For many years, fine-dining kitchens were based on the French “brigade” model, in which cooks are assigned to specific stations, one for the preparation of sauces, another for pastry, and so on. As menus have diversified, a more collaborative and less hierarchical design has evolved in many kitchens, but the same guiding principle—maximizing efficiency in order to cook quickly and consistently for large numbers of people—applies. Chefs have learned to stay true to that principle in all kinds of kitchens, whether it’s a cramped galley or a sleek, custom-designed space. Pictured is an open kitchen—specifically, the one at the rustic Italian restaurant Barbuto, in Manhattan, where I cooked from 2005 to 2006. Barbuto’s owner, the chef Jonathan Waxman, was seduced by this more flexible, economical design, in which the action is on display for diners, while working in California and then introduced it to many New Yorkers at his first Manhattan restaurant, Jams, in 1984. “The honesty of the open kitchen means you know where the food comes from,” says Waxman, “and the creativity and work that went into it.” Here’s a guided tour.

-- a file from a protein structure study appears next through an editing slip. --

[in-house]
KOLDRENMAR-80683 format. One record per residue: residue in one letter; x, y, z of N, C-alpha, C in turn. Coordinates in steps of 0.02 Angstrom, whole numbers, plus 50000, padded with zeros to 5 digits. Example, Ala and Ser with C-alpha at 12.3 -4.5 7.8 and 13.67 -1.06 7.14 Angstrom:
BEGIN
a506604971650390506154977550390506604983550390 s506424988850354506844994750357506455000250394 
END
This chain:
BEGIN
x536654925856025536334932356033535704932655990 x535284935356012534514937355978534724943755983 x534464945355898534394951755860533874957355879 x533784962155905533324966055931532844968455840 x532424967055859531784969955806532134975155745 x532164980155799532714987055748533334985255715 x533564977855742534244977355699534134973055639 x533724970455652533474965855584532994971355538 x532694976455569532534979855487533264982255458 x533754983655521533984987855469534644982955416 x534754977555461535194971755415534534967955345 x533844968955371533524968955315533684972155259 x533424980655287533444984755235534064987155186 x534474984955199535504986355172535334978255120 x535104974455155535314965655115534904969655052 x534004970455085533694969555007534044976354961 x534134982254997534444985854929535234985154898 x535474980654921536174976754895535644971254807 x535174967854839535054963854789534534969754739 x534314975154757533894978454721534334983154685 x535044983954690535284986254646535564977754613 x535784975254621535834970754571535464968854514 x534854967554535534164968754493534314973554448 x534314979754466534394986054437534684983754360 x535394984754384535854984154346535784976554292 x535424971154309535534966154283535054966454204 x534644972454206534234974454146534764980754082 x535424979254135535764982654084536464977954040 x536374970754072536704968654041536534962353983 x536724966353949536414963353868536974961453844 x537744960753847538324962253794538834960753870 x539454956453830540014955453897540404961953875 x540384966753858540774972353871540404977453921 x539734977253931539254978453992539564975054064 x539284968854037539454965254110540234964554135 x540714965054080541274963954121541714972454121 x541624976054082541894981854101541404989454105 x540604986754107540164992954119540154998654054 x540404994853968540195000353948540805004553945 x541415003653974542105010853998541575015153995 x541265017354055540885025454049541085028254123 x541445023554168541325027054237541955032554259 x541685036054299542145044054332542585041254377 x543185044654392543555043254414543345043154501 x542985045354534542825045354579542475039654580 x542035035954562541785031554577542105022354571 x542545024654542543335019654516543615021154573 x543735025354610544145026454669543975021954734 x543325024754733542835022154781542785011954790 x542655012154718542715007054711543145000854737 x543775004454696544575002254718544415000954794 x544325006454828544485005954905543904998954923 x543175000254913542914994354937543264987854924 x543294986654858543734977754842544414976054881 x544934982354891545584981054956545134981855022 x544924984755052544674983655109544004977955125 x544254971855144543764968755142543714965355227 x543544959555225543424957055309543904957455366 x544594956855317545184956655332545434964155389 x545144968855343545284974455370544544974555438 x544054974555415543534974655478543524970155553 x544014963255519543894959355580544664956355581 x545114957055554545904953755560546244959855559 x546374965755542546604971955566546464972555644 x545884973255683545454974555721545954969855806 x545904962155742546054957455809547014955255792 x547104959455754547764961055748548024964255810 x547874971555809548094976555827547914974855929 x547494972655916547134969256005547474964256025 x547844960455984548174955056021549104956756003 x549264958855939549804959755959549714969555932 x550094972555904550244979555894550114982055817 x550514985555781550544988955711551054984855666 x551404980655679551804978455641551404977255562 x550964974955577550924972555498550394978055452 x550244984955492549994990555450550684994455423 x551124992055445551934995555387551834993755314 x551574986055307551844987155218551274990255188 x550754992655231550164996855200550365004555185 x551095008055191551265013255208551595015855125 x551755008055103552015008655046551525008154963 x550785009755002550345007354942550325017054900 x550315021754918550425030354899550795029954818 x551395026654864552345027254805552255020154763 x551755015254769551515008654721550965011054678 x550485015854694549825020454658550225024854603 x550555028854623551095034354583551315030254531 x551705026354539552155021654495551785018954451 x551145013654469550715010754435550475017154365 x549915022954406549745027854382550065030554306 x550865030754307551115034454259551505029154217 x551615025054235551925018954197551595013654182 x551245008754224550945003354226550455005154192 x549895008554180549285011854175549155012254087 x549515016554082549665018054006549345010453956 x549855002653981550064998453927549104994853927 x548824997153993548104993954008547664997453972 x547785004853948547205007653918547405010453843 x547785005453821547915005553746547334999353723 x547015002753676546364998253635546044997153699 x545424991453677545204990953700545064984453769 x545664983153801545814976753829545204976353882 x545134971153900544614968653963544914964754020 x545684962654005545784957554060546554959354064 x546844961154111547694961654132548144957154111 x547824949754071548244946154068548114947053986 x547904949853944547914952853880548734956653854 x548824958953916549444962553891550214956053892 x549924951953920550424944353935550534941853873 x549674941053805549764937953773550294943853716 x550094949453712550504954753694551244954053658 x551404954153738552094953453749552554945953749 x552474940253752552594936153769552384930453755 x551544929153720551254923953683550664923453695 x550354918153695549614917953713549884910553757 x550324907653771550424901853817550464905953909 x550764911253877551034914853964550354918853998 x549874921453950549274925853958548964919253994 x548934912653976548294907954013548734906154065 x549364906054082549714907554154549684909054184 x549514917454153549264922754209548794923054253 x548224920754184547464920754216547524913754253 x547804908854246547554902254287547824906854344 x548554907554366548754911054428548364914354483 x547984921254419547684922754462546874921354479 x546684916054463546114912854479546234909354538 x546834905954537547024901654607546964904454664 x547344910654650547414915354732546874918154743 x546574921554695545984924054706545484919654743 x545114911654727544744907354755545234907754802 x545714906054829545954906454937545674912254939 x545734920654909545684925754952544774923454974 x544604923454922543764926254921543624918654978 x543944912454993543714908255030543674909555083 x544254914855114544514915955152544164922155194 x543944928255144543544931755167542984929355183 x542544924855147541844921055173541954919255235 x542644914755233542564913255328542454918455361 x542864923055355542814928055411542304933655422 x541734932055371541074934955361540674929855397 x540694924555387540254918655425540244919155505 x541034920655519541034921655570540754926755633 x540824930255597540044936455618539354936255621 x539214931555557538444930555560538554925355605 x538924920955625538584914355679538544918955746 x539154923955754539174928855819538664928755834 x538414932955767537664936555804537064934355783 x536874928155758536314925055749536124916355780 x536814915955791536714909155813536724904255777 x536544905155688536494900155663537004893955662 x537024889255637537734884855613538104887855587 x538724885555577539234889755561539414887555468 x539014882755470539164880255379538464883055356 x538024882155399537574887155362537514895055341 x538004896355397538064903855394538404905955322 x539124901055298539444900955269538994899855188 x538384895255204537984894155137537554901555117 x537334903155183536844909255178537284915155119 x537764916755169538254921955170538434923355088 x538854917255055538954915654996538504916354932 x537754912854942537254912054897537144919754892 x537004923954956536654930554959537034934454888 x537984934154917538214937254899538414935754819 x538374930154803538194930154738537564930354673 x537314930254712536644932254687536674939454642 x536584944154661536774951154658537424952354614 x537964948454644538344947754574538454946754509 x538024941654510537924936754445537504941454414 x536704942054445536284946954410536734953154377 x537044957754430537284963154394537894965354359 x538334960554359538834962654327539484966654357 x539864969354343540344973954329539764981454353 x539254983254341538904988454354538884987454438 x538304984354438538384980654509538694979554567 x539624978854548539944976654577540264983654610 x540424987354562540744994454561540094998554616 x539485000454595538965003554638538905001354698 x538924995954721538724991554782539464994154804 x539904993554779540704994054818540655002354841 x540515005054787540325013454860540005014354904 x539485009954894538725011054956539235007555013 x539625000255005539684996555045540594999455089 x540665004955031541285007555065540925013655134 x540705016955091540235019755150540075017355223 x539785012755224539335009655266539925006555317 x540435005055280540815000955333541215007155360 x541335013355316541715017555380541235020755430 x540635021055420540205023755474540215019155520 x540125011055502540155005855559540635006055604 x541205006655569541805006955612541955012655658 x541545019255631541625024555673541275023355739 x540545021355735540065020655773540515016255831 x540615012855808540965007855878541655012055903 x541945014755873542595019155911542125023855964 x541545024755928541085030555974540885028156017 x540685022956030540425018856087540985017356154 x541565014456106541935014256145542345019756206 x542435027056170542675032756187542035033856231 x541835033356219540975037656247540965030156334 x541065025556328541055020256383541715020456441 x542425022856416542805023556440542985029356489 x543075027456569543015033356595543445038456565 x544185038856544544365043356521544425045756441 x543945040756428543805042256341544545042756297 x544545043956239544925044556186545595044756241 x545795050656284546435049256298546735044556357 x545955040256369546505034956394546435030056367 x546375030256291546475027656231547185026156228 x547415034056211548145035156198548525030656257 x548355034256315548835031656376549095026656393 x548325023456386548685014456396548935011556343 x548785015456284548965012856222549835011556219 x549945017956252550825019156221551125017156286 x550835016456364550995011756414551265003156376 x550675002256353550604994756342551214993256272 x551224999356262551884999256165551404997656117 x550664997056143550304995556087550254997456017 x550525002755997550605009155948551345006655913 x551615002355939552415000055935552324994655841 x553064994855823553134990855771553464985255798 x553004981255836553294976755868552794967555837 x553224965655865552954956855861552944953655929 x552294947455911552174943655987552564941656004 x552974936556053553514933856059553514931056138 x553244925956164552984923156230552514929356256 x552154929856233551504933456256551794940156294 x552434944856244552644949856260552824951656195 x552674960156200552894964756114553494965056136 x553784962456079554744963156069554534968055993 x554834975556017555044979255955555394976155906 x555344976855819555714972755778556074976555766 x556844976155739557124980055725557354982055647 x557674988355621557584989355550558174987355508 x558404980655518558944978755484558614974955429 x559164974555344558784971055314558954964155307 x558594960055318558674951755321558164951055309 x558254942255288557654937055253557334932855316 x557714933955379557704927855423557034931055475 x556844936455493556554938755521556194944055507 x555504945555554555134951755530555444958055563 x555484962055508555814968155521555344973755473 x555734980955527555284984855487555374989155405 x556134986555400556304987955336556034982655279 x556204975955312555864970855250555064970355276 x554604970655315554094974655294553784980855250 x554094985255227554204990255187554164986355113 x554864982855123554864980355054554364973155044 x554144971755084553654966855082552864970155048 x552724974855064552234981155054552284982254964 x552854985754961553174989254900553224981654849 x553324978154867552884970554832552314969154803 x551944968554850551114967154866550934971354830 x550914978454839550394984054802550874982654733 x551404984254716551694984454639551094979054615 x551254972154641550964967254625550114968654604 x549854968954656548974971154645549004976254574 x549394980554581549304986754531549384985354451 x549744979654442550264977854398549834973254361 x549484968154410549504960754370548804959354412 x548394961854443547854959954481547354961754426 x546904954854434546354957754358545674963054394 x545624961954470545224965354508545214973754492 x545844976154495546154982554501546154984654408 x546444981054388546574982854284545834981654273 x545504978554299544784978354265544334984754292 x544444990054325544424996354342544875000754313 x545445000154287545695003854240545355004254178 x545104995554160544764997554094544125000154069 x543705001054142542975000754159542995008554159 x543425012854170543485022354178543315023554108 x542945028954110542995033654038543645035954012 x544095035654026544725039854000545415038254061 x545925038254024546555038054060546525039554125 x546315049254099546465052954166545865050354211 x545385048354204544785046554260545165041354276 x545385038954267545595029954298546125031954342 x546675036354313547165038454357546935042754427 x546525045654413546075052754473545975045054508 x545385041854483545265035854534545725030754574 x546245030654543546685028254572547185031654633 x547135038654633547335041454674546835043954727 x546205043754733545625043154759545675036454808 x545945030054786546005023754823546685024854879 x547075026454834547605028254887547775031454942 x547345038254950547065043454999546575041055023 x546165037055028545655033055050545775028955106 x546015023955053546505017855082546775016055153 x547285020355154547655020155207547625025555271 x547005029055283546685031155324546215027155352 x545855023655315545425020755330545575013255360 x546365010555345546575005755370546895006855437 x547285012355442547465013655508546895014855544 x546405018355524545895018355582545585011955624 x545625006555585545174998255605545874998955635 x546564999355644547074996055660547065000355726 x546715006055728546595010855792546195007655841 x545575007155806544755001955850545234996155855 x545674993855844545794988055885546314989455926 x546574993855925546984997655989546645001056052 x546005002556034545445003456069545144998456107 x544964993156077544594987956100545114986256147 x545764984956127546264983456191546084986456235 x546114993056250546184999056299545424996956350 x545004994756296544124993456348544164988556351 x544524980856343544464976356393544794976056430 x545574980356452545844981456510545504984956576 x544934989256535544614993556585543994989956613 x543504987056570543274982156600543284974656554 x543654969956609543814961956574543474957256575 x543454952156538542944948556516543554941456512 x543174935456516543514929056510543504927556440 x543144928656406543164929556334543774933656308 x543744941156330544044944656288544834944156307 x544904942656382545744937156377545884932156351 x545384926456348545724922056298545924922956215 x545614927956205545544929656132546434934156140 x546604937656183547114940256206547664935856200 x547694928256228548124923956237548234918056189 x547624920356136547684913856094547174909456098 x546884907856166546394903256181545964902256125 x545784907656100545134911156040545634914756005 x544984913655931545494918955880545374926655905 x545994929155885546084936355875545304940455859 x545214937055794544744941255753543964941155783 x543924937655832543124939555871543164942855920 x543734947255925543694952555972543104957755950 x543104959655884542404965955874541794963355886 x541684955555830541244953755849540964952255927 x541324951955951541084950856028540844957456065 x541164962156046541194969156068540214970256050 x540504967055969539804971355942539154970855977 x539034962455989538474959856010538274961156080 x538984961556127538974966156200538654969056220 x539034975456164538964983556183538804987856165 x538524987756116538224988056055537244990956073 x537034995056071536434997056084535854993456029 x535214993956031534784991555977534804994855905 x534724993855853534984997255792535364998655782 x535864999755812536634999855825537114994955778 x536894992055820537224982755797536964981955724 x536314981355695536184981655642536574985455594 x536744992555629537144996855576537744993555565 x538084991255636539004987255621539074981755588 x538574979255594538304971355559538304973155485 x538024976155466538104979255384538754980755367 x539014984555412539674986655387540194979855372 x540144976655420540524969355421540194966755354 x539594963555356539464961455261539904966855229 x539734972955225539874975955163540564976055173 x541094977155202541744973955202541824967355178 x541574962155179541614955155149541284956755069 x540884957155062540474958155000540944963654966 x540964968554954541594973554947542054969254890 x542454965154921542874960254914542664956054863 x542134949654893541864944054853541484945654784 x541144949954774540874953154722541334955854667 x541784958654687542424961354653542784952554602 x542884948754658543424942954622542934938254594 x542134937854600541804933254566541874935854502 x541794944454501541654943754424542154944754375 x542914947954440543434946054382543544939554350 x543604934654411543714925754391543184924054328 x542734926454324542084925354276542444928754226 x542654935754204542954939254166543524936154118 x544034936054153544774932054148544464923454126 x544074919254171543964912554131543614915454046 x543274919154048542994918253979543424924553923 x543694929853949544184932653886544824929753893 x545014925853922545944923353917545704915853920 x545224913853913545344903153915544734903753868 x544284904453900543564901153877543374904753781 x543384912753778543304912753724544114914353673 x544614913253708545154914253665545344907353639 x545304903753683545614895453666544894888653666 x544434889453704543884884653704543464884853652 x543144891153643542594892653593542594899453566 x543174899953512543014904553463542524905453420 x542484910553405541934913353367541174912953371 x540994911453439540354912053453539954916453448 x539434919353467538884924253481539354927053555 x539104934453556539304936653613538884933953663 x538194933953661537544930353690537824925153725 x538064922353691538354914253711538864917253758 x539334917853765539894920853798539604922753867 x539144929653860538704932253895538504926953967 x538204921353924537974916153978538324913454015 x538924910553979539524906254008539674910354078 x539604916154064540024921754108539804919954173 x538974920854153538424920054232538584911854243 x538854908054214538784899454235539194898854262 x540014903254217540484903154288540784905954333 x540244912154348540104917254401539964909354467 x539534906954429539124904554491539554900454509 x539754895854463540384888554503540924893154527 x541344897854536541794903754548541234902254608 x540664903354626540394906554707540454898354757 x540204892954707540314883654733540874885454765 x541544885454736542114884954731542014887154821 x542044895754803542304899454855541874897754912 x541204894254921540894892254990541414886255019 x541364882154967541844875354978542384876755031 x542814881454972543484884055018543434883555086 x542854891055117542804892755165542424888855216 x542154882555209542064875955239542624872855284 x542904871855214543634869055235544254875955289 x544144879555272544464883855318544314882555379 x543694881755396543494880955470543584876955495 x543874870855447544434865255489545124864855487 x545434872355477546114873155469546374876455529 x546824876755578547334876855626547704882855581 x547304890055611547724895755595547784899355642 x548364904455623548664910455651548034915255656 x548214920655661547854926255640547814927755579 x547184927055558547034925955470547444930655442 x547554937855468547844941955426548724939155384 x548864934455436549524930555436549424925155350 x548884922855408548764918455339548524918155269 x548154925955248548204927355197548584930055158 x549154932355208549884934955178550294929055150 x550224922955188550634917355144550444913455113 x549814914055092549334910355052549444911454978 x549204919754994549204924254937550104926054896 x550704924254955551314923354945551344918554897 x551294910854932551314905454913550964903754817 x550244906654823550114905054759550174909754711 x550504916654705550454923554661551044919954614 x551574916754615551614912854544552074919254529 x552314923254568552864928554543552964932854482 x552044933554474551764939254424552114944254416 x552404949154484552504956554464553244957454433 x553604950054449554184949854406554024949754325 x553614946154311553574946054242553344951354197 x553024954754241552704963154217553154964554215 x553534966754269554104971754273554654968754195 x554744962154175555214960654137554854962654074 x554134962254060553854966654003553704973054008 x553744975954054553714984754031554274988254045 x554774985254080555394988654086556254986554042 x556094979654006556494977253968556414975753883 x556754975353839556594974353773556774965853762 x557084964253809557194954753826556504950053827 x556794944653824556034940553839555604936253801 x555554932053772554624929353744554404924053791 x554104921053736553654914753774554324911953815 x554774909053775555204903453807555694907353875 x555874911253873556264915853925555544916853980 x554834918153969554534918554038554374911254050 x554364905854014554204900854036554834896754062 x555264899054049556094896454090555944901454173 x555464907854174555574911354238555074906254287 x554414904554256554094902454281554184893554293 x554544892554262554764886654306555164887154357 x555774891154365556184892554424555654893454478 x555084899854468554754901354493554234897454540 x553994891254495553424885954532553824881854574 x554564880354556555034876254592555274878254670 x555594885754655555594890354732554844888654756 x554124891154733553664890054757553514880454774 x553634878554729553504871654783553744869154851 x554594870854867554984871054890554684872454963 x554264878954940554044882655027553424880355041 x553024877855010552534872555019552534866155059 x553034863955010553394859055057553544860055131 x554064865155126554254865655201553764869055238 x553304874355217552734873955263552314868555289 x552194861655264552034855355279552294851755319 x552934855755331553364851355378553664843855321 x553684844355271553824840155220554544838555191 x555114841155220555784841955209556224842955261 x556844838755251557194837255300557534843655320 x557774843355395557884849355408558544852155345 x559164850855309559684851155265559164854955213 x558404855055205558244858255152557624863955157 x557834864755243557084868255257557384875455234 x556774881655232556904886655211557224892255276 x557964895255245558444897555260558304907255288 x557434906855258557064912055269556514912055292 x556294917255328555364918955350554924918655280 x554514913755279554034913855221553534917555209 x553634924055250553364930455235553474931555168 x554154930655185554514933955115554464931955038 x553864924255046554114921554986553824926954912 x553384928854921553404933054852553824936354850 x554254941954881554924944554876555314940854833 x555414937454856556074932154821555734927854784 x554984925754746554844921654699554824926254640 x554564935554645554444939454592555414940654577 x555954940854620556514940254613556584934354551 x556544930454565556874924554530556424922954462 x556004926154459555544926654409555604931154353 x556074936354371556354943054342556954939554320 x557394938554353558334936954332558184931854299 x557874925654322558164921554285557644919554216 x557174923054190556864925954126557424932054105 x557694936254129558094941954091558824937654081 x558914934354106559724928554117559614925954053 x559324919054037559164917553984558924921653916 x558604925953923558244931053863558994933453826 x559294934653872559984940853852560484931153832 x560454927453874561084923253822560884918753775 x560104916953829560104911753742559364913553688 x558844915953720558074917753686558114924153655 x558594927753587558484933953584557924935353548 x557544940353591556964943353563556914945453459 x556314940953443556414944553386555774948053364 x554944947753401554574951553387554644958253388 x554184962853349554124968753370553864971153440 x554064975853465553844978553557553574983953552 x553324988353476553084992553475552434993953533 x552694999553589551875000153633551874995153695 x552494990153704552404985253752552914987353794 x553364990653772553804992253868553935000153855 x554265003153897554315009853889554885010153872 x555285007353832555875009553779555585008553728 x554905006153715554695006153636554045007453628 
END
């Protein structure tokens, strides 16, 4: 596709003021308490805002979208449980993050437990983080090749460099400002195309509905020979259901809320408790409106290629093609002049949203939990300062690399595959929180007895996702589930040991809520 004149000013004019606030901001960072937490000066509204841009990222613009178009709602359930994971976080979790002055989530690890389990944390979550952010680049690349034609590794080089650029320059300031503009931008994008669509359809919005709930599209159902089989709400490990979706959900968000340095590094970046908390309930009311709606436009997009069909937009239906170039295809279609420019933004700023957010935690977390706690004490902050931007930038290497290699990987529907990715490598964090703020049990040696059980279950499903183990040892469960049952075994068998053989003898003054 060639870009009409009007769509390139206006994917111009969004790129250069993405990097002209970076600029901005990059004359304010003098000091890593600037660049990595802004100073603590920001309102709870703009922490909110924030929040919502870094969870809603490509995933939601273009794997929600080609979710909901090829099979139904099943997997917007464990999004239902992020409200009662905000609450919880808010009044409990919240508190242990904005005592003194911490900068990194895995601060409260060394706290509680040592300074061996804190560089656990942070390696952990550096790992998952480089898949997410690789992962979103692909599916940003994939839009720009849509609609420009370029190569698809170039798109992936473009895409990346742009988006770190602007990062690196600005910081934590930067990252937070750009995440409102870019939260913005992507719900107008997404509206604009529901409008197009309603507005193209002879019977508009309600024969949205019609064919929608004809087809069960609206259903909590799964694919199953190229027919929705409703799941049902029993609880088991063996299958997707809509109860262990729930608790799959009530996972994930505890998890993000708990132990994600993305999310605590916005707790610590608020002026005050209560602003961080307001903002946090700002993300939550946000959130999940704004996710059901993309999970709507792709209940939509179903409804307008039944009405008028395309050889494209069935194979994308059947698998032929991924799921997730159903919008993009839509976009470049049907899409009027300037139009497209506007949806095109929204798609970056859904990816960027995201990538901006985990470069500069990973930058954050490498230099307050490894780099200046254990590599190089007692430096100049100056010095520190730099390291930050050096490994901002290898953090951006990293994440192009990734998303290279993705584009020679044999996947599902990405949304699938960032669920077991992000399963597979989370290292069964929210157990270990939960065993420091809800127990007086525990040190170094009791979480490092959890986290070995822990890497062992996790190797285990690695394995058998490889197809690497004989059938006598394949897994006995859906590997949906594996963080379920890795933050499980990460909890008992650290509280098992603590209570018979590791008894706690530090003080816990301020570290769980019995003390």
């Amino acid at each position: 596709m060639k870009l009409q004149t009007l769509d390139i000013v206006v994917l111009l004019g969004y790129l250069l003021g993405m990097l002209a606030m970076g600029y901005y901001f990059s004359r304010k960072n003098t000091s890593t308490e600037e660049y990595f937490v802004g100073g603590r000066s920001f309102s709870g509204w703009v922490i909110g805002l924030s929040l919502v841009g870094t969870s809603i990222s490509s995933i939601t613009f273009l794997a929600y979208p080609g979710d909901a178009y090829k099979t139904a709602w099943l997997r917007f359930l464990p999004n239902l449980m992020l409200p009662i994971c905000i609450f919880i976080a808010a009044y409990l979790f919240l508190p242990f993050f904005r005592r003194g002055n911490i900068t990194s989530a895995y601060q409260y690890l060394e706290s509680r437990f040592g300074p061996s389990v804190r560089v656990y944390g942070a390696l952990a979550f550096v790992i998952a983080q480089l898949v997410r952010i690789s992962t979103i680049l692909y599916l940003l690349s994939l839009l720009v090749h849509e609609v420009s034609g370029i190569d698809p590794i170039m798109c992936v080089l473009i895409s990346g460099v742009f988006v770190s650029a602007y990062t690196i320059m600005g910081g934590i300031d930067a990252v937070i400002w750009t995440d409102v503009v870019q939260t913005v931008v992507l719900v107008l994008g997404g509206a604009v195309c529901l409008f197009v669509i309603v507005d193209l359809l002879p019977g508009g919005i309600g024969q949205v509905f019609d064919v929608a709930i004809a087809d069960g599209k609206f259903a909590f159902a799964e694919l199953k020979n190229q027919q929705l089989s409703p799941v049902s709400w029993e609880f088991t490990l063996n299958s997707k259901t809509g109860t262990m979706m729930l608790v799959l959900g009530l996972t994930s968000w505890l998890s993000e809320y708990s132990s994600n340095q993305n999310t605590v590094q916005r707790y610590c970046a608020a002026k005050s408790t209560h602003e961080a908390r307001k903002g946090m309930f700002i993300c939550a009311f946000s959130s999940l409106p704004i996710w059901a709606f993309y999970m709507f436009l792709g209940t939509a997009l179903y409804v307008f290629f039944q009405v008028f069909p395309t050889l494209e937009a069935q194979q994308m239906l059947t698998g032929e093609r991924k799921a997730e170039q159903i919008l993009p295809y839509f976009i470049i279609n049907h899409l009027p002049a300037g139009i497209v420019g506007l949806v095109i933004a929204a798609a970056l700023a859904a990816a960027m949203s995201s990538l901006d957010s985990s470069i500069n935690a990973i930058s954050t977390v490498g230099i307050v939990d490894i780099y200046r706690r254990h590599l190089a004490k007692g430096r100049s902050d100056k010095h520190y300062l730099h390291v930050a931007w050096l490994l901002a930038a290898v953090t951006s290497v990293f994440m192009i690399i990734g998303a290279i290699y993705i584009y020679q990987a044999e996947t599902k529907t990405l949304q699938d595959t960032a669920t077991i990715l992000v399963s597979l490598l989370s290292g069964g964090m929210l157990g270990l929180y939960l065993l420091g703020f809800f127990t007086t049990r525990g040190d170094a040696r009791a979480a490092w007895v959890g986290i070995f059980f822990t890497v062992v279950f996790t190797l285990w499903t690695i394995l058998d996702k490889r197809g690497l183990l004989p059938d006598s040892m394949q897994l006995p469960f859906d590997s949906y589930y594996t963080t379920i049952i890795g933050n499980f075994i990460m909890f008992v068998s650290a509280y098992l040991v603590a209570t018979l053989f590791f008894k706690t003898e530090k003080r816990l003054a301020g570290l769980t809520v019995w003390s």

1. Storage is at a premium, so plates and dry goods are stowed on versatile metro shelving
2. Cooking pasta in mesh baskets instead of pots saves time.
3. Skillets get hot fast because they’re kept warm on a shelf above the range.
4. Professional gas burners deliver intense heat for quick sauteeing.
5. A huge cast-iron griddle, often called a plancha, stays hot continuously for perfect searing.
6. Waxman’s pride and joy are the grill and wood-burning oven, which turn out crisp chicken and gorgeously charred pizzas.
7. A stainless-steel countertop runs the length of the “line”, where final food prep takes place and dishes are plated up; it sits atop a series of “low-boys” (small refrigerators (8).)
9. The soul of Barbuto’s kitchen is a salvaged oak table; by day, cooks might shuck fava beans here. By night, the table holds up to 14 diners, who have front-row seats to the show.